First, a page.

trans isomers are produced that behave similar to saturated fats. These
isomers lack the essential metabolic activity of the parent compounds
and inhibit the enzymatic desaturation of essential fatty acids (Kandhro
et al., 2008).
The production of margarines, fat content to paste and shortenings appeals,
to satisfy the necessary functionalities (consistency), with processes
of transformation of the refined greasy substances: fractionation, inter
esterification and hydrogenation (total or partial), among which only
partial hydrogenation generates the Trans fatty acids (TFA) (Morin, 2007).
The aim of this work is a contribution of the Irvingia gabonensis
seed kernels valorization by an oil extraction and one of the technological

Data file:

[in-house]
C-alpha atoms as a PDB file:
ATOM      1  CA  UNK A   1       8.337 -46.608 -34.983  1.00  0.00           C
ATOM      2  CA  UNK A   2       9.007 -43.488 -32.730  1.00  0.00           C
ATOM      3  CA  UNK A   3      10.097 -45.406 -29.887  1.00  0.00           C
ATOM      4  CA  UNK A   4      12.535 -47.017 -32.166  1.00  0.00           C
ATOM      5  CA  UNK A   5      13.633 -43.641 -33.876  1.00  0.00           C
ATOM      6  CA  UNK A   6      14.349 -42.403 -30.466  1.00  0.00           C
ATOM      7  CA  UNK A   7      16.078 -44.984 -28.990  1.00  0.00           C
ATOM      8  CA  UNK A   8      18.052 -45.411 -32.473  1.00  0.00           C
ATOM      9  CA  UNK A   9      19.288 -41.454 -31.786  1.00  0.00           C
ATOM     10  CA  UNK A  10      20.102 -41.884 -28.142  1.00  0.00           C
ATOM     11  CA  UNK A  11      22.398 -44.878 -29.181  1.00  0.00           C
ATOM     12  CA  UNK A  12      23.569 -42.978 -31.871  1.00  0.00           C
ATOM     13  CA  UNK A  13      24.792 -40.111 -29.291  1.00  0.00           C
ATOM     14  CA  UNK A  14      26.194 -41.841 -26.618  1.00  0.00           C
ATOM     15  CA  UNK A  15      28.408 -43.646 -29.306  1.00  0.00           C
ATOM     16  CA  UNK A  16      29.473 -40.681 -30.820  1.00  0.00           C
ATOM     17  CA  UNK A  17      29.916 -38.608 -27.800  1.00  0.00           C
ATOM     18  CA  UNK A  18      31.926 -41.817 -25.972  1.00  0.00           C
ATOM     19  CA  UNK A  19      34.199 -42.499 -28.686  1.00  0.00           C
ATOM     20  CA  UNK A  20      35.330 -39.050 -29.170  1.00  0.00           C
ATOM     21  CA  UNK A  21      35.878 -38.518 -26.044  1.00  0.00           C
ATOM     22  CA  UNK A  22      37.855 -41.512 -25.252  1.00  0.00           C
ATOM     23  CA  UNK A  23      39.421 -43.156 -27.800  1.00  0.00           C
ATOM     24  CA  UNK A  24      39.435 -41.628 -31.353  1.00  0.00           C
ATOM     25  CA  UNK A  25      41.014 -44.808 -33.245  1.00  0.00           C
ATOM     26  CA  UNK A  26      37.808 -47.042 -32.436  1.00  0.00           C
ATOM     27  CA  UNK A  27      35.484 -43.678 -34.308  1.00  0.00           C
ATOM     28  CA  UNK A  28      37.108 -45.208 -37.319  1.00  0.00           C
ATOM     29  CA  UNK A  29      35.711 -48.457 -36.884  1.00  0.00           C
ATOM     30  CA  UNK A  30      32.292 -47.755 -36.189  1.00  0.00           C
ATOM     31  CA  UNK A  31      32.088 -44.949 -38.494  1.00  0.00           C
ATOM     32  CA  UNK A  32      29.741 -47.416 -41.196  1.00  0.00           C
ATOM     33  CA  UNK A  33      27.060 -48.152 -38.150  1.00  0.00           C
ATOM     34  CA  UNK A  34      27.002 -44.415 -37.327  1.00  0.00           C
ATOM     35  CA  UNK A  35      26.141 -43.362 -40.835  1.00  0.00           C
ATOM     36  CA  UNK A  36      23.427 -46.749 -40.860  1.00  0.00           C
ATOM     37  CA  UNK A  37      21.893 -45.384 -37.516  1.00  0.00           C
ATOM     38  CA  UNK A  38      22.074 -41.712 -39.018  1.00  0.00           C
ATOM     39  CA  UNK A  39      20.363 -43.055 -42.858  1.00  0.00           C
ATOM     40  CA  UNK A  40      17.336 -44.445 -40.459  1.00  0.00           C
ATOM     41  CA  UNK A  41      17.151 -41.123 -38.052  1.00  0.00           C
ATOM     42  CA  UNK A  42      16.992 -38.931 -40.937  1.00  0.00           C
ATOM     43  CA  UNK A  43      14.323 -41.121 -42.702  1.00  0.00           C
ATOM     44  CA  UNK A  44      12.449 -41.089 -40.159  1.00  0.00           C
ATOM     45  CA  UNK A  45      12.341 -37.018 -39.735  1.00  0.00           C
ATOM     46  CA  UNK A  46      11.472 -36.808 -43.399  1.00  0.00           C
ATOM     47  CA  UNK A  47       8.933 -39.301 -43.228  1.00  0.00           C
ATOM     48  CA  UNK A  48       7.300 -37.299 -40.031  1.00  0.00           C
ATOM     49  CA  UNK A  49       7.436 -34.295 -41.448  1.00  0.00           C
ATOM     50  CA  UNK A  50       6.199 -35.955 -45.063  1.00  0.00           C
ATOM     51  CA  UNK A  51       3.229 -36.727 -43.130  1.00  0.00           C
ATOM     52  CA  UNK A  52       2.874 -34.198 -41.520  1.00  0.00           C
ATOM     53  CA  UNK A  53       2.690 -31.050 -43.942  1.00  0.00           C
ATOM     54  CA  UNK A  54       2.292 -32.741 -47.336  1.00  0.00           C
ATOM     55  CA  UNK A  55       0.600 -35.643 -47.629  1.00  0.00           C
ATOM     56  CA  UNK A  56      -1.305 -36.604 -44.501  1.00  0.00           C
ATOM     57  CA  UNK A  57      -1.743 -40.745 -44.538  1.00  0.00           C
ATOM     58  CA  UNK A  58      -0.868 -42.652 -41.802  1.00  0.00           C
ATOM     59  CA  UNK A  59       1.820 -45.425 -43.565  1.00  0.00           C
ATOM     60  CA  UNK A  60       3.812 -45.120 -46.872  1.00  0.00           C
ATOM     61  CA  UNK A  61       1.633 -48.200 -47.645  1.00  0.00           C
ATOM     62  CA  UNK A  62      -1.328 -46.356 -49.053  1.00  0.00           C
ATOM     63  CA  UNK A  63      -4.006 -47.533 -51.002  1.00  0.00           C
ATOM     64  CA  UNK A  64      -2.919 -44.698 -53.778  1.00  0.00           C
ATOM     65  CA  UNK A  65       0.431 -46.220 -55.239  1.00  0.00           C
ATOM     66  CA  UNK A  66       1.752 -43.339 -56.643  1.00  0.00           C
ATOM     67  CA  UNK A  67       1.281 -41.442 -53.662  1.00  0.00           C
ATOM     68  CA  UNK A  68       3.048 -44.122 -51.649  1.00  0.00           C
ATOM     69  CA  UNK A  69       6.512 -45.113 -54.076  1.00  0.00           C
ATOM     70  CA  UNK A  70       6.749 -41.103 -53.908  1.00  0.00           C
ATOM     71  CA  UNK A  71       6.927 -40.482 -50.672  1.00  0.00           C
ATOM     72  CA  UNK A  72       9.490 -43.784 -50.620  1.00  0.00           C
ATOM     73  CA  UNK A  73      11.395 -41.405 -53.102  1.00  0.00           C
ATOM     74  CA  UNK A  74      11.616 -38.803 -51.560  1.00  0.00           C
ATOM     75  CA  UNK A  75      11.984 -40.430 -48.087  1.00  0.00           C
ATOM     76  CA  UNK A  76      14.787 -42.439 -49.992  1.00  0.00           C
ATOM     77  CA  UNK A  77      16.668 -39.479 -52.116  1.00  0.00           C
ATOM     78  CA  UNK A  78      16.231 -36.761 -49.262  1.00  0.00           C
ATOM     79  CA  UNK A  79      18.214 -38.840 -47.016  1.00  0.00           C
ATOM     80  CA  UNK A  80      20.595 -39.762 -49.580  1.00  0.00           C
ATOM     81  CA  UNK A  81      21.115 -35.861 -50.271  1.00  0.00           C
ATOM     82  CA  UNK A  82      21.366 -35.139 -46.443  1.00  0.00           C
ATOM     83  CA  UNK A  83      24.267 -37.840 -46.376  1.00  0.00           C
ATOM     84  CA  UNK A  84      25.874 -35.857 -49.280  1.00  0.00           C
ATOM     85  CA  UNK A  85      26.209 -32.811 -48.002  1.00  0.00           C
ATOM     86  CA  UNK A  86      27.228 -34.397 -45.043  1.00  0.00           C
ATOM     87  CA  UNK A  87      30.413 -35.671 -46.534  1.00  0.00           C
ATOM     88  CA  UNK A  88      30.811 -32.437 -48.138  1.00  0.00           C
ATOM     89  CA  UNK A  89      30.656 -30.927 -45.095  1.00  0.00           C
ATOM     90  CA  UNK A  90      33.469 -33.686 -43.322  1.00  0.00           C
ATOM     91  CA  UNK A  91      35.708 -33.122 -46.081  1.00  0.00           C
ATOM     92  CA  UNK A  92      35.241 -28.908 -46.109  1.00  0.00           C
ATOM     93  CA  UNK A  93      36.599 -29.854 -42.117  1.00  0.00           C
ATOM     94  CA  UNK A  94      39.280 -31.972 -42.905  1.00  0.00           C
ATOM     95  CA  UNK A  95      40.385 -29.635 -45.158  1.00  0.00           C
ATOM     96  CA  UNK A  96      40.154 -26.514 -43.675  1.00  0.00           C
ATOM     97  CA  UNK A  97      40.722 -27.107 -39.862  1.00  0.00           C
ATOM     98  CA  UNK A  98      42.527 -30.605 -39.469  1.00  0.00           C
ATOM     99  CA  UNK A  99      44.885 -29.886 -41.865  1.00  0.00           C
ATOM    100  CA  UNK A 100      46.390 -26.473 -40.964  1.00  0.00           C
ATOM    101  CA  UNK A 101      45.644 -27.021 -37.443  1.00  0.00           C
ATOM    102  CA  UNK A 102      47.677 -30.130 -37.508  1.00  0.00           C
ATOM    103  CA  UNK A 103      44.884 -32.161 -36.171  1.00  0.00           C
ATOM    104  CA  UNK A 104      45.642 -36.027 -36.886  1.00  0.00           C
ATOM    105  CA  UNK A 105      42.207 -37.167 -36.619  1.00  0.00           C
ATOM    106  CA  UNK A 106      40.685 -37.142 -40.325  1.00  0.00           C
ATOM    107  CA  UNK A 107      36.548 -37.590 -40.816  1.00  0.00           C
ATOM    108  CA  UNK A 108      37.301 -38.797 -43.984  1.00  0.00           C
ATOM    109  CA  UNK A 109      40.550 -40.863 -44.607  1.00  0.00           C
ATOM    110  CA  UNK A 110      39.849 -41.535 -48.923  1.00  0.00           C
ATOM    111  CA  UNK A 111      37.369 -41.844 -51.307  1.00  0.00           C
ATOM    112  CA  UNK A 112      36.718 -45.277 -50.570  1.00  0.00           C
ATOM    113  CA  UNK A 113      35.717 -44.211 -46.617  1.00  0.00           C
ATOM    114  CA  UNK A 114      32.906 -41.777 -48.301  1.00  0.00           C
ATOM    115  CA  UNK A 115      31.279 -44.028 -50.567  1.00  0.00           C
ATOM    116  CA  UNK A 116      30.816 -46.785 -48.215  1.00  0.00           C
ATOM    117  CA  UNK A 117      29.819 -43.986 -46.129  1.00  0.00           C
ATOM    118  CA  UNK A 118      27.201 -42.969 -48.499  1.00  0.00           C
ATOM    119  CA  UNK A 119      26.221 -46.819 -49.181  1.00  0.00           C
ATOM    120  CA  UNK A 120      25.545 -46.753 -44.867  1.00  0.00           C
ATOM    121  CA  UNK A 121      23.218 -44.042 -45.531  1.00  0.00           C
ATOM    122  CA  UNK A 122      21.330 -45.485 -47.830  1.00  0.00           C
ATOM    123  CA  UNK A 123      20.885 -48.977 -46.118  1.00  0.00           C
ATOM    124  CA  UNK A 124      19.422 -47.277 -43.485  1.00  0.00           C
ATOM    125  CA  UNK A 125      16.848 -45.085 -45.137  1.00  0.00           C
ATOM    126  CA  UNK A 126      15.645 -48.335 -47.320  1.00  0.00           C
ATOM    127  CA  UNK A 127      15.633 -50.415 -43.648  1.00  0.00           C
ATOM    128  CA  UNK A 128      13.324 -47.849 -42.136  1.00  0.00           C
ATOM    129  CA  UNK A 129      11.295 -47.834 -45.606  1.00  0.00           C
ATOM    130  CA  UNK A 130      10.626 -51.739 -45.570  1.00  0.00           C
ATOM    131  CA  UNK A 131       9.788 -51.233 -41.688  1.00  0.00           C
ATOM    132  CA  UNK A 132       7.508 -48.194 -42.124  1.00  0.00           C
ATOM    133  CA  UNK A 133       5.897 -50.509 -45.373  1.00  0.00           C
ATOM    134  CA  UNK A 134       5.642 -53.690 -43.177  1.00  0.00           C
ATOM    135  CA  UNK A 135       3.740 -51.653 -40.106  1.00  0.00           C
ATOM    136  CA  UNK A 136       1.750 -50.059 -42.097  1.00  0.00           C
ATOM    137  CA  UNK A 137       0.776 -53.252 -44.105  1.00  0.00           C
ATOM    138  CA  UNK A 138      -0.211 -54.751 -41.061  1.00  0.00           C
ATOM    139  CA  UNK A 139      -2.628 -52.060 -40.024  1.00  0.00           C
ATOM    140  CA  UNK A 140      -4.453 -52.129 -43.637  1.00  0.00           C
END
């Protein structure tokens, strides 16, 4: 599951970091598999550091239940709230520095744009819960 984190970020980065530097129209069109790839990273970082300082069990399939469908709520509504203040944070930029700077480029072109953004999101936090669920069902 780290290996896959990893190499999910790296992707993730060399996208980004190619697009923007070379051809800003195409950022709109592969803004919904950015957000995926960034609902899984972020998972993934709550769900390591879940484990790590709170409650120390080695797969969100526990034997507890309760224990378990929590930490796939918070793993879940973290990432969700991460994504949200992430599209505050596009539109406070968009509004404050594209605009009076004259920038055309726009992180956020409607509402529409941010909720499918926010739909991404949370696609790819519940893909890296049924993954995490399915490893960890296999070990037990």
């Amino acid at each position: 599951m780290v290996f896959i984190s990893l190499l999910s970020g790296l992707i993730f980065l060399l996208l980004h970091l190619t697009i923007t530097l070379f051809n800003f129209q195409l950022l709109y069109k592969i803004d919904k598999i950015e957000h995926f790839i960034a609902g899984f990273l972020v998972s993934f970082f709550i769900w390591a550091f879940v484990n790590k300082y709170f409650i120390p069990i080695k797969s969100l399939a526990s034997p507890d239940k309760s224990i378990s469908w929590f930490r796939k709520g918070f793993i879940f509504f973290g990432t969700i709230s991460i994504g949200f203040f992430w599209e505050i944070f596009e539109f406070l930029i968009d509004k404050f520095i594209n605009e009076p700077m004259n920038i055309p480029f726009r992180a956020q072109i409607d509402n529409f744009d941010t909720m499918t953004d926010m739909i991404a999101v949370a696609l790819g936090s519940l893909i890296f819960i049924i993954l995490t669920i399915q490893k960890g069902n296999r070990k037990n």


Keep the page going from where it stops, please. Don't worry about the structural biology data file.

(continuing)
applications of this one by margarine manufacturing. All this in the objective
to diversify the sources lipids that have good food qualities for the
Congolese populations and certainly those of under area.
Materiels and Methods
Vegetable material: Vegetable material used is Irvingia gabonensis
seed kernels coming from two Congo Brazzaville localities: Sibiti
(3.69oS; 13.35oE) and Ouesso (1.61oN;
16.05oE); IGS and IGO.
Chemical composition of powdered seeds:
Protein content: Proteins are polymers of amino acids. Total protein
was determined by the Kjeldahl method. Protein was calculated using a
nitrogen conversion factor of 6.25 (Al-Gaby, 1998). Data were expressed
as percent of dry weight.
Carbohydrate and energy content: Total carbohydrate was obtained
by difference; the energy content was calculated by multiplying the mean
values of crude protein, crude fat and total carbohydrate by At water